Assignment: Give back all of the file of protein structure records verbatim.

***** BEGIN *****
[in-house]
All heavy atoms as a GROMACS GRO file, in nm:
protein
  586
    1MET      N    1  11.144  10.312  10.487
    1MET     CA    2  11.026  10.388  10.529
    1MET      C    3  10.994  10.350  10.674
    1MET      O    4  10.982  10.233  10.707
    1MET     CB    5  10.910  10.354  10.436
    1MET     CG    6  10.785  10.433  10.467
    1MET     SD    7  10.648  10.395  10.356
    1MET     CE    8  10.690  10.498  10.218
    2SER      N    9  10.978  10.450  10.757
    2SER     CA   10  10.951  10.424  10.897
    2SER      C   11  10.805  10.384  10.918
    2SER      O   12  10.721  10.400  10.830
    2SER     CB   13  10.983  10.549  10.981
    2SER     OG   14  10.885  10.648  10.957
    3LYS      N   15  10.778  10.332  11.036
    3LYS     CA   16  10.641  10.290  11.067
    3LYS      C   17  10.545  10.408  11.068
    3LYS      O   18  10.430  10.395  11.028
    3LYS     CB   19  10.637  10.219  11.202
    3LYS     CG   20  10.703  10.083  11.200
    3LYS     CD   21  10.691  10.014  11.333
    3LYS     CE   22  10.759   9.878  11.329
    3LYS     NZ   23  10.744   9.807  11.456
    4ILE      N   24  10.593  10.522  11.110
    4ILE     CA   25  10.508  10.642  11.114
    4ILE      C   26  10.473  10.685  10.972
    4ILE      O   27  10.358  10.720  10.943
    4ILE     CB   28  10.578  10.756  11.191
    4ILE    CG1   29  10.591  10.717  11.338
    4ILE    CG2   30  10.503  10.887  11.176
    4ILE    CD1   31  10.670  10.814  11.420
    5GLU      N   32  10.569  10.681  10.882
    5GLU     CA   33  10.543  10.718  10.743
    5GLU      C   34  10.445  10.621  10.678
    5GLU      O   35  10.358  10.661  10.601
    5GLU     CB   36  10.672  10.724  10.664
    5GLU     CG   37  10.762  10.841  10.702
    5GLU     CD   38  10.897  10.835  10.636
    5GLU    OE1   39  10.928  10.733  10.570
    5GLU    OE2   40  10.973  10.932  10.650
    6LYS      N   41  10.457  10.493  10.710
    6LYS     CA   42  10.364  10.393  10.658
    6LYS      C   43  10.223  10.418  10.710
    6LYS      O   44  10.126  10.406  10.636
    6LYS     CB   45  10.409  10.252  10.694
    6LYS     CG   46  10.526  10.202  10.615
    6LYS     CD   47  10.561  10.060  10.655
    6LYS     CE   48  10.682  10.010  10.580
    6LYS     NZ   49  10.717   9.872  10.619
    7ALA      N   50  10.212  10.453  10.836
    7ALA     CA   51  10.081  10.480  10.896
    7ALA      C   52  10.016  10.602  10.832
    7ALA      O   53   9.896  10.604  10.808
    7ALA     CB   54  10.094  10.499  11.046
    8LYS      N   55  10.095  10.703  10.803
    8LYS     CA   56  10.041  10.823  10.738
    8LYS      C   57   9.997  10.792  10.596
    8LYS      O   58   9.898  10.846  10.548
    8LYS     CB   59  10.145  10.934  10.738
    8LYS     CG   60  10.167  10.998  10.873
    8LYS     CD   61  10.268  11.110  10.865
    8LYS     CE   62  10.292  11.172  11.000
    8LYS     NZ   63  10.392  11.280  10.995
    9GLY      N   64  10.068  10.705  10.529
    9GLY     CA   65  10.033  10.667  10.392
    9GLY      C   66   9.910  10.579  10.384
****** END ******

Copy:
[in-house]
All heavy atoms as a GROMACS GRO file, in nm:
protein
  586
    1MET      N    1  11.144  10.312  10.487
    1MET     CA    2  11.026  10.388  10.529
    1MET      C    3  10.994  10.350  10.674
    1MET      O    4  10.982  10.233  10.707
    1MET     CB    5  10.910  10.354  10.436
    1MET     CG    6  10.785  10.433  10.467
    1MET     SD    7  10.648  10.395  10.356
    1MET     CE    8  10.690  10.498  10.218
    2SER      N    9  10.978  10.450  10.757
    2SER     CA   10  10.951  10.424  10.897
    2SER      C   11  10.805  10.384  10.918
    2SER      O   12  10.721  10.400  10.830
    2SER     CB   13  10.983  10.549  10.981
    2SER     OG   14  10.885  10.648  10.957
    3LYS      N   15  10.778  10.332  11.036
    3LYS     CA   16  10.641  10.290  11.067
    3LYS      C   17  10.545  10.408  11.068
    3LYS      O   18  10.430  10.395  11.028
    3LYS     CB   19  10.637  10.219  11.202
    3LYS     CG   20  10.703  10.083  11.200
    3LYS     CD   21  10.691  10.014  11.333
    3LYS     CE   22  10.759   9.878  11.329
    3LYS     NZ   23  10.744   9.807  11.456
    4ILE      N   24  10.593  10.522  11.110
    4ILE     CA   25  10.508  10.642  11.114
    4ILE      C   26  10.473  10.685  10.972
    4ILE      O   27  10.358  10.720  10.943
    4ILE     CB   28  10.578  10.756  11.191
    4ILE    CG1   29  10.591  10.717  11.338
    4ILE    CG2   30  10.503  10.887  11.176
    4ILE    CD1   31  10.670  10.814  11.420
    5GLU      N   32  10.569  10.681  10.882
    5GLU     CA   33  10.543  10.718  10.743
    5GLU      C   34  10.445  10.621  10.678
    5GLU      O   35  10.358  10.661  10.601
    5GLU     CB   36  10.672  10.724  10.664
    5GLU     CG   37  10.762  10.841  10.702
    5GLU     CD   38  10.897  10.835  10.636
    5GLU    OE1   39  10.928  10.733  10.570
    5GLU    OE2   40  10.973  10.932  10.650
    6LYS      N   41  10.457  10.493  10.710
    6LYS     CA   42  10.364  10.393  10.658
    6LYS      C   43  10.223  10.418  10.710
    6LYS      O   44  10.126  10.406  10.636
    6LYS     CB   45  10.409  10.252  10.694
    6LYS     CG   46  10.526  10.202  10.615
    6LYS     CD   47  10.561  10.060  10.655
    6LYS     CE   48  10.682  10.010  10.580
    6LYS     NZ   49  10.717   9.872  10.619
    7ALA      N   50  10.212  10.453  10.836
    7ALA     CA   51  10.081  10.480  10.896
    7ALA      C   52  10.016  10.602  10.832
    7ALA      O   53   9.896  10.604  10.808
    7ALA     CB   54  10.094  10.499  11.046
    8LYS      N   55  10.095  10.703  10.803
    8LYS     CA   56  10.041  10.823  10.738
    8LYS      C   57   9.997  10.792  10.596
    8LYS      O   58   9.898  10.846  10.548
    8LYS     CB   59  10.145  10.934  10.738
    8LYS     CG   60  10.167  10.998  10.873
    8LYS     CD   61  10.268  11.110  10.865
    8LYS     CE   62  10.292  11.172  11.000
    8LYS     NZ   63  10.392  11.280  10.995
    9GLY      N   64  10.068  10.705  10.529
    9GLY     CA   65  10.033  10.667  10.392
    9GLY      C   66   9.910  10.579  10.384